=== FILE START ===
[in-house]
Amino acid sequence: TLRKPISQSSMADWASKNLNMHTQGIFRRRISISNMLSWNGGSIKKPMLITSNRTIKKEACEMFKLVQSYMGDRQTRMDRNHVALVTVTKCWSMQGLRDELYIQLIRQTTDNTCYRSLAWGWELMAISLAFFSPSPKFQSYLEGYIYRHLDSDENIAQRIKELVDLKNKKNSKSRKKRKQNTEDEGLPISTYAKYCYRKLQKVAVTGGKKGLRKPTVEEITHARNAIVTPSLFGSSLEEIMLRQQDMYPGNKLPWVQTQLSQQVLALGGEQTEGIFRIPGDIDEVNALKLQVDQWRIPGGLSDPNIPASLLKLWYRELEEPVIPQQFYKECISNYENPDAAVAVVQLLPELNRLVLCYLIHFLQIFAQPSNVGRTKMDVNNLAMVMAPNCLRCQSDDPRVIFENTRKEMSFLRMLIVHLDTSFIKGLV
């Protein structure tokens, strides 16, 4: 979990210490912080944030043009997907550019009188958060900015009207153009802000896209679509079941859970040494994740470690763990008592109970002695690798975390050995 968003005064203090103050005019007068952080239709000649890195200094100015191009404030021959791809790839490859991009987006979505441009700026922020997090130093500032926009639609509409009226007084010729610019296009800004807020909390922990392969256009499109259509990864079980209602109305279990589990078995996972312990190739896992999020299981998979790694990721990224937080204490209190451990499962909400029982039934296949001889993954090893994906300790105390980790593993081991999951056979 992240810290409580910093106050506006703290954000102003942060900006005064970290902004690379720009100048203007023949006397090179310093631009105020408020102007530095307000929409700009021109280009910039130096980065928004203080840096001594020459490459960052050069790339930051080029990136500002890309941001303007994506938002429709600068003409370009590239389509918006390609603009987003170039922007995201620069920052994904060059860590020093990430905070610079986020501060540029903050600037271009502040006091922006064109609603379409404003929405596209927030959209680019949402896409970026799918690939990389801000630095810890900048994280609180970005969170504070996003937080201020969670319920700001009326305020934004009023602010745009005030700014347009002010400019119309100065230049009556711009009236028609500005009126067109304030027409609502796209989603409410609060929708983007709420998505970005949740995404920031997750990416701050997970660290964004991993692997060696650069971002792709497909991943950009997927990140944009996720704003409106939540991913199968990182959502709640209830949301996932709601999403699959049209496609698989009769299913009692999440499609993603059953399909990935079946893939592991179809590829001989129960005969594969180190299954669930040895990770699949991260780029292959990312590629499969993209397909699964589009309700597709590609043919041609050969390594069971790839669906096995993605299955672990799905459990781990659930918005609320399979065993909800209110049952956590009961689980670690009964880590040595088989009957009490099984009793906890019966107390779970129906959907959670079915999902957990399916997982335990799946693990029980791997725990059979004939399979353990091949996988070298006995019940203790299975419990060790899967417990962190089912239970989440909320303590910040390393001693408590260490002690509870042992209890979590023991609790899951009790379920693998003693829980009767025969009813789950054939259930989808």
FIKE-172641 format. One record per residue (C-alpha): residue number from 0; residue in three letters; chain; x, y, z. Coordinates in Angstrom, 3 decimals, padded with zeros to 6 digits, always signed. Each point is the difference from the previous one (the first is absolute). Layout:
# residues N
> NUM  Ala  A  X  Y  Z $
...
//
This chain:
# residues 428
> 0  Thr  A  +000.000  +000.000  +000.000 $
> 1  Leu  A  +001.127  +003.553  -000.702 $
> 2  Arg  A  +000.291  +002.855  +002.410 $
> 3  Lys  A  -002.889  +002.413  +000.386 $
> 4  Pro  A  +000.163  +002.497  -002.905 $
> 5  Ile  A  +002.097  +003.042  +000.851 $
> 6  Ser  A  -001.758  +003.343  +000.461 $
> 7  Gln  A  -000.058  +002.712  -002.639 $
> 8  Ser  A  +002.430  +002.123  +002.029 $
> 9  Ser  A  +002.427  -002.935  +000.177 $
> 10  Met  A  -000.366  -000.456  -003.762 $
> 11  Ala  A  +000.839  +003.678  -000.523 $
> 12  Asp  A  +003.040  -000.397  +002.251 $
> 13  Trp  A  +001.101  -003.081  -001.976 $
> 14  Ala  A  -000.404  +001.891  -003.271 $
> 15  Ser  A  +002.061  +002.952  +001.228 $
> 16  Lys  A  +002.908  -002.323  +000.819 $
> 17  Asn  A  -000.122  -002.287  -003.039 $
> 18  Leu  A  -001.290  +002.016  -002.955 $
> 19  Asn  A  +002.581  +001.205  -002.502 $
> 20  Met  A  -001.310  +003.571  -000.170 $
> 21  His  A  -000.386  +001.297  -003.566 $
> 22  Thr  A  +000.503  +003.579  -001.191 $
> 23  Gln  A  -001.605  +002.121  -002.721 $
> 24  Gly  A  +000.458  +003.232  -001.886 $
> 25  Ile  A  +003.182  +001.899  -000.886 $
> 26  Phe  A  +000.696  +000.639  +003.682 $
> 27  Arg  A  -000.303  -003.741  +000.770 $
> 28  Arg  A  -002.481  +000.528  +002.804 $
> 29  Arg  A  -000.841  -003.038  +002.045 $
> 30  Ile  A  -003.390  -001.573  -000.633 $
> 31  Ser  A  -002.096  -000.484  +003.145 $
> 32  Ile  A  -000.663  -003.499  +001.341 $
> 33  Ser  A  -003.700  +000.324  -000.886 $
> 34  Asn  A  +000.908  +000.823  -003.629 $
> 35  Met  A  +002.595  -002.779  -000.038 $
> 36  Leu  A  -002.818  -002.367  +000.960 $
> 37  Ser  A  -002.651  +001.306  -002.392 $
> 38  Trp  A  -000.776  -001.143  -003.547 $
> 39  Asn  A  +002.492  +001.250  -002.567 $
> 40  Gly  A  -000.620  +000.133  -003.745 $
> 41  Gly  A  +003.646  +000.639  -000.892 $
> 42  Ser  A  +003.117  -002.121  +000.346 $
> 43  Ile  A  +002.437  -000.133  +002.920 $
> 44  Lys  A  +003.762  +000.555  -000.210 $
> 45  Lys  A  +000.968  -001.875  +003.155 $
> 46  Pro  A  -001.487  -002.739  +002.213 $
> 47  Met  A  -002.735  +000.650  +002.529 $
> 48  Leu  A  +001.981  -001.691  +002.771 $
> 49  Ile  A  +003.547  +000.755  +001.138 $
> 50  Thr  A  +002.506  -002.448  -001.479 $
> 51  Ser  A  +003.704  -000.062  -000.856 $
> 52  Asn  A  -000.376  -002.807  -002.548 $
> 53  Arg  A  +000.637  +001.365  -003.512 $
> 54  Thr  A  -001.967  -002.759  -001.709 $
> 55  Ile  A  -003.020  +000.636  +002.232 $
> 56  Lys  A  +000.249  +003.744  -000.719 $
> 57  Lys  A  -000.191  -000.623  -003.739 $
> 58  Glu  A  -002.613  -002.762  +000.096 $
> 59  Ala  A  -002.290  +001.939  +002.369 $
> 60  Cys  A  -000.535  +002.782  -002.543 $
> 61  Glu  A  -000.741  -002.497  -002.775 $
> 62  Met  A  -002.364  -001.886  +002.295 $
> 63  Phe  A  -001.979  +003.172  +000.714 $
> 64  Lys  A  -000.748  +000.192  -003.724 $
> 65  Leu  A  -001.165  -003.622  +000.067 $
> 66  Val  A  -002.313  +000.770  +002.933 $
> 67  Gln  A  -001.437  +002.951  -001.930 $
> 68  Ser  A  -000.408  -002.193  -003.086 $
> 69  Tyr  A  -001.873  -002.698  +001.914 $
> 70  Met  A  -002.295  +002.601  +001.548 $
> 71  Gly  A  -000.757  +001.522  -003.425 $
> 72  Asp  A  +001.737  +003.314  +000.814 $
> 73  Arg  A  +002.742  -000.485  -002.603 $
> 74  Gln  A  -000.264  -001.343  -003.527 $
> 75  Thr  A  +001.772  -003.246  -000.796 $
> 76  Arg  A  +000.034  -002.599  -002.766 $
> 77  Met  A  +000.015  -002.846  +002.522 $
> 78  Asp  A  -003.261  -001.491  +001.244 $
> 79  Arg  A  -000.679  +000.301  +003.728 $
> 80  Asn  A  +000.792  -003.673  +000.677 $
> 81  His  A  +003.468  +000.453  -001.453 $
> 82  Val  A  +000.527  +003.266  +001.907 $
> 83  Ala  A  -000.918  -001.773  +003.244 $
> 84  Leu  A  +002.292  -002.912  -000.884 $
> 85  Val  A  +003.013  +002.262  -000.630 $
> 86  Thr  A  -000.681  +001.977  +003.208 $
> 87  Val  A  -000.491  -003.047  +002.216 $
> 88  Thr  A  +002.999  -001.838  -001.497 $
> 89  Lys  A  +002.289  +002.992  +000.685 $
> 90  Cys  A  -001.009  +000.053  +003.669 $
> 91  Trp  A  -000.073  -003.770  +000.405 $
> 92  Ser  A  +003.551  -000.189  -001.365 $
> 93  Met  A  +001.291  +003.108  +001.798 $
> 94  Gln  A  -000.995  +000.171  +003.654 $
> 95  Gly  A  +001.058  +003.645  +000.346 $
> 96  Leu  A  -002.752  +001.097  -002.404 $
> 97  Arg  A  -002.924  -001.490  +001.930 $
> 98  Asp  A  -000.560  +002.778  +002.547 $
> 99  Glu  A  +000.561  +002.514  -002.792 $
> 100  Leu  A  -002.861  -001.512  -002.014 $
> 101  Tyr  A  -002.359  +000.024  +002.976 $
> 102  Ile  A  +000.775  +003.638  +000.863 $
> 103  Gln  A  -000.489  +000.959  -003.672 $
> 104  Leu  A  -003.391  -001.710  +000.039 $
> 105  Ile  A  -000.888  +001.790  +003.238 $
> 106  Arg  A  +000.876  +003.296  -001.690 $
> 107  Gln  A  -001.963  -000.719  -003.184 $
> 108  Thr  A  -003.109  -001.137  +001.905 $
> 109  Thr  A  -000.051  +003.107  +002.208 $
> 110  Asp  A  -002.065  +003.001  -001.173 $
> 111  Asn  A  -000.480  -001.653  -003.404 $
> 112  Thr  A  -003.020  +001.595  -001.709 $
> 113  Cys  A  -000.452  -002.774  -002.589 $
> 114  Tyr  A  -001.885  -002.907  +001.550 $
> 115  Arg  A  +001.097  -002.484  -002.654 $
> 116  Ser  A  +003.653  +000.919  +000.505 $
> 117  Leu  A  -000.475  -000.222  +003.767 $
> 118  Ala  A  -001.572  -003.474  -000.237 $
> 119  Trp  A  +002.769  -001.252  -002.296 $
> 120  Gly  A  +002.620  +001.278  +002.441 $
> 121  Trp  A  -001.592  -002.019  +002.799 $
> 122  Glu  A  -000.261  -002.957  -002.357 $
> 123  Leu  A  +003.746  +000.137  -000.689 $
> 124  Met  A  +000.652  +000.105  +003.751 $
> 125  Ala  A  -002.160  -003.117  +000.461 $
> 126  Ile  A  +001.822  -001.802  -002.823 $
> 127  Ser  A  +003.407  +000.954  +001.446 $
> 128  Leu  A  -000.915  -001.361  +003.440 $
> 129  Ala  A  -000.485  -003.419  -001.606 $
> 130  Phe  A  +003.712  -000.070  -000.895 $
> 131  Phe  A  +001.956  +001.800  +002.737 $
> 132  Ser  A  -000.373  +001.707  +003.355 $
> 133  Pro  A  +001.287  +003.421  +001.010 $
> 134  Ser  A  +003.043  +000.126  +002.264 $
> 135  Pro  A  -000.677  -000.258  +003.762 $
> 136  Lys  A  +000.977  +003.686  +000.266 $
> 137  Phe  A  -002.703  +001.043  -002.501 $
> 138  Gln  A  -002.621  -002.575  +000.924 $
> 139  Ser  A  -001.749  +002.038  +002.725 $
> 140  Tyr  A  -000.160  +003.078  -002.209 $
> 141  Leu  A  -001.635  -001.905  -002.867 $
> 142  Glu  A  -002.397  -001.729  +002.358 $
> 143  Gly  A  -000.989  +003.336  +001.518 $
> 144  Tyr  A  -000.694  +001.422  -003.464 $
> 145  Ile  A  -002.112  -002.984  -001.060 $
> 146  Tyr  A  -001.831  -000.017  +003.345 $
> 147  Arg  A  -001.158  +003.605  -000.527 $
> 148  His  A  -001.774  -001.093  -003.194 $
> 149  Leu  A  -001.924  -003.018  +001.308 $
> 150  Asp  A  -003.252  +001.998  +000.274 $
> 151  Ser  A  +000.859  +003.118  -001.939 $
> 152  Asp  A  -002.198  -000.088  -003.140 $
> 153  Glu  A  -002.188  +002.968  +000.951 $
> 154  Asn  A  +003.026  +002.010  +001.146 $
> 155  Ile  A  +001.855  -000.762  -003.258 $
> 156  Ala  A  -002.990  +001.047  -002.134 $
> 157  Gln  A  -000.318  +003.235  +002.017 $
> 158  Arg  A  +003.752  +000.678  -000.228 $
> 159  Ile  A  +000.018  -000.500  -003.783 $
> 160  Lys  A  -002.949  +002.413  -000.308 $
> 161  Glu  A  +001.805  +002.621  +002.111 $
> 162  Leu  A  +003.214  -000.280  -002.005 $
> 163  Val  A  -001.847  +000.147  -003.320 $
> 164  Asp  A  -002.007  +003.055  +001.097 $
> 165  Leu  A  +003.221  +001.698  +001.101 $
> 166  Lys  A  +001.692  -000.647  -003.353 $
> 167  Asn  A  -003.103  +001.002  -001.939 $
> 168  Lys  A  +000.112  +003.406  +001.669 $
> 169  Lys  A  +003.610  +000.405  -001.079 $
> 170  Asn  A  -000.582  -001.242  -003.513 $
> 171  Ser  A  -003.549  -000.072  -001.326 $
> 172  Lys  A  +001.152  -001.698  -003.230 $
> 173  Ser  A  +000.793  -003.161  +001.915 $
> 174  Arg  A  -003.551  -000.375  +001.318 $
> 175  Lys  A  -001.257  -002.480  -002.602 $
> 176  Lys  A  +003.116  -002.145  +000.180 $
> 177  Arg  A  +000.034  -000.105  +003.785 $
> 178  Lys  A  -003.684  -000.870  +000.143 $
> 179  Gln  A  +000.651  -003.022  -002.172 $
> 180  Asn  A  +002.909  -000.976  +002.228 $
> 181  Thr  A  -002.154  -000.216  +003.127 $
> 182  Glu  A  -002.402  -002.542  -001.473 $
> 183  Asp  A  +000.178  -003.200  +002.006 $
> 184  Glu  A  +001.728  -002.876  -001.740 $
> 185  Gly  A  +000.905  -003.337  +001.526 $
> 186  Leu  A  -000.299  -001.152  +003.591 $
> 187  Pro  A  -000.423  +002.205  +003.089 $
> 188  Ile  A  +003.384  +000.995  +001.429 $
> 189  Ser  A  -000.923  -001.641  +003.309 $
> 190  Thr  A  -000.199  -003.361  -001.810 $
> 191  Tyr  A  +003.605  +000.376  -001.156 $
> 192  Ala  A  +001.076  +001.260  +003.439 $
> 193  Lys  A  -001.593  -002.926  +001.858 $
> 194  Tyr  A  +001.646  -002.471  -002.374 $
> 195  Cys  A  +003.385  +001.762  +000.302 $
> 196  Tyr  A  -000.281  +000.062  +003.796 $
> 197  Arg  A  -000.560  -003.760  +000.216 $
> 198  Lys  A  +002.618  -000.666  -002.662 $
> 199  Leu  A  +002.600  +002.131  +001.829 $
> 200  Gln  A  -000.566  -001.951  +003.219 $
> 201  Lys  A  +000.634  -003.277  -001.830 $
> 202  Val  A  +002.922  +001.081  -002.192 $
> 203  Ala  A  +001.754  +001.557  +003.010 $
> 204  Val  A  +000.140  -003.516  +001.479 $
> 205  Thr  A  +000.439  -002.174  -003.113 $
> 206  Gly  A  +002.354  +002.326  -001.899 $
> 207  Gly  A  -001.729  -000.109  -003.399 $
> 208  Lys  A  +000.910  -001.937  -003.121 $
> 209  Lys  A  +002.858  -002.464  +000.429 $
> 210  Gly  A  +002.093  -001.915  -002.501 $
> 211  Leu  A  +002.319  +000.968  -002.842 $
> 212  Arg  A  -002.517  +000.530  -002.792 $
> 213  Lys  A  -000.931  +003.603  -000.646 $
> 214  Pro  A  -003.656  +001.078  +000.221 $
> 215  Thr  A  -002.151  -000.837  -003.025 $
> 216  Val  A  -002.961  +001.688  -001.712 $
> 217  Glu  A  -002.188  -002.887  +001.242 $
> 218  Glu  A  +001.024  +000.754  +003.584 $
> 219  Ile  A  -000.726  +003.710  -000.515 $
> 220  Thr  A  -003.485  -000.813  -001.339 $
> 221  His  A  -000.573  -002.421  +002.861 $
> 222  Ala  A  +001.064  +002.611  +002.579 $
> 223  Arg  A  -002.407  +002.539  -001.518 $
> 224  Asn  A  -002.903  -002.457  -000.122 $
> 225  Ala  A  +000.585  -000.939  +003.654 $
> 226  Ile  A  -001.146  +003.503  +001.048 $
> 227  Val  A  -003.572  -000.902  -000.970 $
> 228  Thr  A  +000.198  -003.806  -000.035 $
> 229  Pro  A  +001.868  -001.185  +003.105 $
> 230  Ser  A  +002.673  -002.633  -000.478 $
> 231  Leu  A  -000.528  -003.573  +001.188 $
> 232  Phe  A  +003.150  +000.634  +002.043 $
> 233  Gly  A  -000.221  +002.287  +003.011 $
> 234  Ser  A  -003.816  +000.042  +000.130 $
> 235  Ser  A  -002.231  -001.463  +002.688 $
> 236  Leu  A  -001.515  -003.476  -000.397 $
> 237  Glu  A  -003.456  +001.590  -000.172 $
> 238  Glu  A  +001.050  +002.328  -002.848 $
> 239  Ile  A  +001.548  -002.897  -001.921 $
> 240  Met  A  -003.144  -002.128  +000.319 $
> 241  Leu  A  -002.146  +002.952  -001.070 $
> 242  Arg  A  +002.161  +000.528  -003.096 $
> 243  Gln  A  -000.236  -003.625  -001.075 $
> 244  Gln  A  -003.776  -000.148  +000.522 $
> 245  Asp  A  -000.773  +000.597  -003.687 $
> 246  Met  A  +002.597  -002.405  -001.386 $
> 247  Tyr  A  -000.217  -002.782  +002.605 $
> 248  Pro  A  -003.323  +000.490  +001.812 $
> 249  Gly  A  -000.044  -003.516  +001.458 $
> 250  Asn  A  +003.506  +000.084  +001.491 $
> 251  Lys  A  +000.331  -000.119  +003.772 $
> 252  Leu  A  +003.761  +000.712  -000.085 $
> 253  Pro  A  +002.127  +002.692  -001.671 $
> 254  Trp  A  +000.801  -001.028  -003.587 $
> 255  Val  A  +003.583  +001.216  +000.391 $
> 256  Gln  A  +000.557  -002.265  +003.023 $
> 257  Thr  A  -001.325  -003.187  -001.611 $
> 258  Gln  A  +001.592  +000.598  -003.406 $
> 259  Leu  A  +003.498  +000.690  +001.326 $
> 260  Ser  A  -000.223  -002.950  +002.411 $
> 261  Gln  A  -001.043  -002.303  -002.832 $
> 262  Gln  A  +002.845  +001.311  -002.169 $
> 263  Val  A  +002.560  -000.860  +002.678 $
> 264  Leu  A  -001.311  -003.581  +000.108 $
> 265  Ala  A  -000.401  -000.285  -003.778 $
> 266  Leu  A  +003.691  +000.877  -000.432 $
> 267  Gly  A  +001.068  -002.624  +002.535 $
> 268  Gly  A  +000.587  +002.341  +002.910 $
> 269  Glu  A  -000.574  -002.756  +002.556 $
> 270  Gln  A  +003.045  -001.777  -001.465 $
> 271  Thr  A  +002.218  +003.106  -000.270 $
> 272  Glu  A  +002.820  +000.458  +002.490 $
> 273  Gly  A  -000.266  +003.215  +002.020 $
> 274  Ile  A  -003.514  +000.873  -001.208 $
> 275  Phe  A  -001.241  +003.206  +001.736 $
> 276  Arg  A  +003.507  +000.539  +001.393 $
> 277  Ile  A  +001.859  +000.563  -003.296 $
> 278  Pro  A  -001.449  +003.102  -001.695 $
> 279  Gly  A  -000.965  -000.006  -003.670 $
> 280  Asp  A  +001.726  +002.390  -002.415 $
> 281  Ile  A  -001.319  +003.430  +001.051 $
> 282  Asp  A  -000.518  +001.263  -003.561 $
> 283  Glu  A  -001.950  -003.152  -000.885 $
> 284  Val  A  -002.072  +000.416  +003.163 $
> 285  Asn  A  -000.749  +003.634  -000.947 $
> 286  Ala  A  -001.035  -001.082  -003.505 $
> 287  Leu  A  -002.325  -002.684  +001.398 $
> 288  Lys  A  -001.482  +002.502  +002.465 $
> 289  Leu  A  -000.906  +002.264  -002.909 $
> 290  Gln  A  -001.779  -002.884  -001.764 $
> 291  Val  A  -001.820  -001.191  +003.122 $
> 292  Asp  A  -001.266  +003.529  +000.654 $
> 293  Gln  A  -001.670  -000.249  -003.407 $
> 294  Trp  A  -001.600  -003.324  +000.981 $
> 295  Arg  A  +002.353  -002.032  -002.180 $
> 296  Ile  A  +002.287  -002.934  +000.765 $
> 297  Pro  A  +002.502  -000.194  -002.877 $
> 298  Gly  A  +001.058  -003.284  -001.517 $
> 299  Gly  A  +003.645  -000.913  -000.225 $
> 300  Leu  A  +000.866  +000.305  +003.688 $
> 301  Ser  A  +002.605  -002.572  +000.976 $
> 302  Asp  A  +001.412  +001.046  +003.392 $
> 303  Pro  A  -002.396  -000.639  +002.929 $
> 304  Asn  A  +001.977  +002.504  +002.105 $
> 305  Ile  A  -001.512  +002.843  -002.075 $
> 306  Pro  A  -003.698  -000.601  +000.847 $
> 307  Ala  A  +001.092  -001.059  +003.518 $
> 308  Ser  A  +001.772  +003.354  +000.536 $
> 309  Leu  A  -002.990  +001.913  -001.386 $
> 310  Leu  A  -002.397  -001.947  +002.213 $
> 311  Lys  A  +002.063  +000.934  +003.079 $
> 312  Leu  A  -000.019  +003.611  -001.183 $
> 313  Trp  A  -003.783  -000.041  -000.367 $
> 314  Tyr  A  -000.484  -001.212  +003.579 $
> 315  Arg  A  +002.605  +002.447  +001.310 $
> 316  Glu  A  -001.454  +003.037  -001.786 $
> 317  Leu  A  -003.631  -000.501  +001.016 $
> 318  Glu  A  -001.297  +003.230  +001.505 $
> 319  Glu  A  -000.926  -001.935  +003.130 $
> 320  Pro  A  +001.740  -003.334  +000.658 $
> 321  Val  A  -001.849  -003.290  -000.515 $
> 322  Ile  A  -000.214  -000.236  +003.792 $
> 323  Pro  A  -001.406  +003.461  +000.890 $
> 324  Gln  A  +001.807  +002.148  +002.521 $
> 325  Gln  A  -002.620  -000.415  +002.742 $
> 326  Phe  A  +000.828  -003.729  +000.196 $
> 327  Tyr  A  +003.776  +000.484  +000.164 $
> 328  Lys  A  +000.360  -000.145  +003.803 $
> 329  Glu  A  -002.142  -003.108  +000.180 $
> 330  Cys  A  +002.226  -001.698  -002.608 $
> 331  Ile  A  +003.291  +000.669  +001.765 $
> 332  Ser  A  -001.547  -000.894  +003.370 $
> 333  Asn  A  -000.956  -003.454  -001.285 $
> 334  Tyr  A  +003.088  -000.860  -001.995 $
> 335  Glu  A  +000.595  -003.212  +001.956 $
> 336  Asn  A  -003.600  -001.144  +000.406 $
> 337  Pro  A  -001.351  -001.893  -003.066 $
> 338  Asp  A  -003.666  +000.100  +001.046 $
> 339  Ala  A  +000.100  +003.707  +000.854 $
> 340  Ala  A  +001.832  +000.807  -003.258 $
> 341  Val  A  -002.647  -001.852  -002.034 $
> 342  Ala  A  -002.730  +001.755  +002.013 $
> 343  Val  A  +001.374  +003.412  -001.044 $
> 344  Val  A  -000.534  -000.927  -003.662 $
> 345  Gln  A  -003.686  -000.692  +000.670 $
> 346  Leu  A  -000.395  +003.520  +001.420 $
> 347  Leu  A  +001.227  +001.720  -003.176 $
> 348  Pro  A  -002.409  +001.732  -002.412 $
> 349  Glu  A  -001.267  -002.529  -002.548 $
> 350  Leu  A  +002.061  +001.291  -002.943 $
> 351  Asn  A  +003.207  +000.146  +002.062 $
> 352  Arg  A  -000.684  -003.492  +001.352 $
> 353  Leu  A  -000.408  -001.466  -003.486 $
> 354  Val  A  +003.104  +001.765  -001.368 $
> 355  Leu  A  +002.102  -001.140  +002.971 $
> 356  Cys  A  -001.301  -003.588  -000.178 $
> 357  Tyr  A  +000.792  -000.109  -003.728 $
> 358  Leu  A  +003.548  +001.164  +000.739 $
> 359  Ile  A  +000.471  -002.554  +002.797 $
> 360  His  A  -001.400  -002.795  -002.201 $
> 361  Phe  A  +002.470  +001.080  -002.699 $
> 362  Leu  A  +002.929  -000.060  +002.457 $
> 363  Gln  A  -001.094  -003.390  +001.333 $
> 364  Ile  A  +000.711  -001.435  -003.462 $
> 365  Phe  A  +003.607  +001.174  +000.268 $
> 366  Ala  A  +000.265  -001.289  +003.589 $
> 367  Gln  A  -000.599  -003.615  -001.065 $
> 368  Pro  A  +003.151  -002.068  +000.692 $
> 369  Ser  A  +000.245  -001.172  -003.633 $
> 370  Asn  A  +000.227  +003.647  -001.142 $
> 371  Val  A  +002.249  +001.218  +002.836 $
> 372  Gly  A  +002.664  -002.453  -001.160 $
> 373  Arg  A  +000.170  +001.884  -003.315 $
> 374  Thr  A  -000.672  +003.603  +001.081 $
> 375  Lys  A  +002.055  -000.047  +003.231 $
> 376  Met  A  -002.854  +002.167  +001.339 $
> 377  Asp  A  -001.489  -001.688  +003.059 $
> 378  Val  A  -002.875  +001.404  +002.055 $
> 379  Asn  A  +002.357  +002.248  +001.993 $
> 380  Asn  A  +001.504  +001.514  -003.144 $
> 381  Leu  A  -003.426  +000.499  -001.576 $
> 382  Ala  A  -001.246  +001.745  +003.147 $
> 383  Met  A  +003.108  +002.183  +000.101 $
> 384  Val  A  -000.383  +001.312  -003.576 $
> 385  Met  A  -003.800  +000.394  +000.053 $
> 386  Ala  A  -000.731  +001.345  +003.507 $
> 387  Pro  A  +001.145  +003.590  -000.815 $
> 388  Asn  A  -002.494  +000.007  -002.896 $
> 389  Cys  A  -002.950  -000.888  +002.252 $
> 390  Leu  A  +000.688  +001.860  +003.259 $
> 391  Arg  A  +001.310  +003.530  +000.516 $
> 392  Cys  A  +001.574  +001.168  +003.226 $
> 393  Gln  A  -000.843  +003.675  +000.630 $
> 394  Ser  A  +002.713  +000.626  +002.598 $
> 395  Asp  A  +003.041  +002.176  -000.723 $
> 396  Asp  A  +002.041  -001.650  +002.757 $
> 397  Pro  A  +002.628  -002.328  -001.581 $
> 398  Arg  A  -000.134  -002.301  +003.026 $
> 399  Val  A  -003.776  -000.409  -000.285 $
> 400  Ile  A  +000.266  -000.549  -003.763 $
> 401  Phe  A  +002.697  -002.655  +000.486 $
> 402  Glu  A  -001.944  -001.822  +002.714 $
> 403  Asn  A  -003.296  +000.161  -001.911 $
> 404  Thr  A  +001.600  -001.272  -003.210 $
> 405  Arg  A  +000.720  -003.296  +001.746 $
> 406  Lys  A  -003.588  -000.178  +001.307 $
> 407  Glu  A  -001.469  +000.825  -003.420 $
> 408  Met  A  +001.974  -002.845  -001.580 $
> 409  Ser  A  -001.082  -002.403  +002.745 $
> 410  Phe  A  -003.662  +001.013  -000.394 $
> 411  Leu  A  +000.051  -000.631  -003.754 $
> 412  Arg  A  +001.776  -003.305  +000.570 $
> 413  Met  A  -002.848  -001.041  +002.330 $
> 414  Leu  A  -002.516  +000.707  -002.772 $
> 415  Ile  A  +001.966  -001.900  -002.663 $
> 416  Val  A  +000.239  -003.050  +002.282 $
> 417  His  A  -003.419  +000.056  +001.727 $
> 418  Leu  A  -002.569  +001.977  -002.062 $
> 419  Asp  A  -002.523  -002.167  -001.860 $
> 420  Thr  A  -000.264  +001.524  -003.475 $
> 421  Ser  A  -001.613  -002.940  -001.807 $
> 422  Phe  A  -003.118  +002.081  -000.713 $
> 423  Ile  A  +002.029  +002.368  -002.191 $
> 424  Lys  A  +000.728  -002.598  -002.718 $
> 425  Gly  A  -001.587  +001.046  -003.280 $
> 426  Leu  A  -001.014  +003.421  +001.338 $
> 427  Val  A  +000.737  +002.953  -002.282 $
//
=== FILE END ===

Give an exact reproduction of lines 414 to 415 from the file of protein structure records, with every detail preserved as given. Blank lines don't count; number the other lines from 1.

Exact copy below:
> 403  Asn  A  -003.296  +000.161  -001.911 $
> 404  Thr  A  +001.600  -001.272  -003.210 $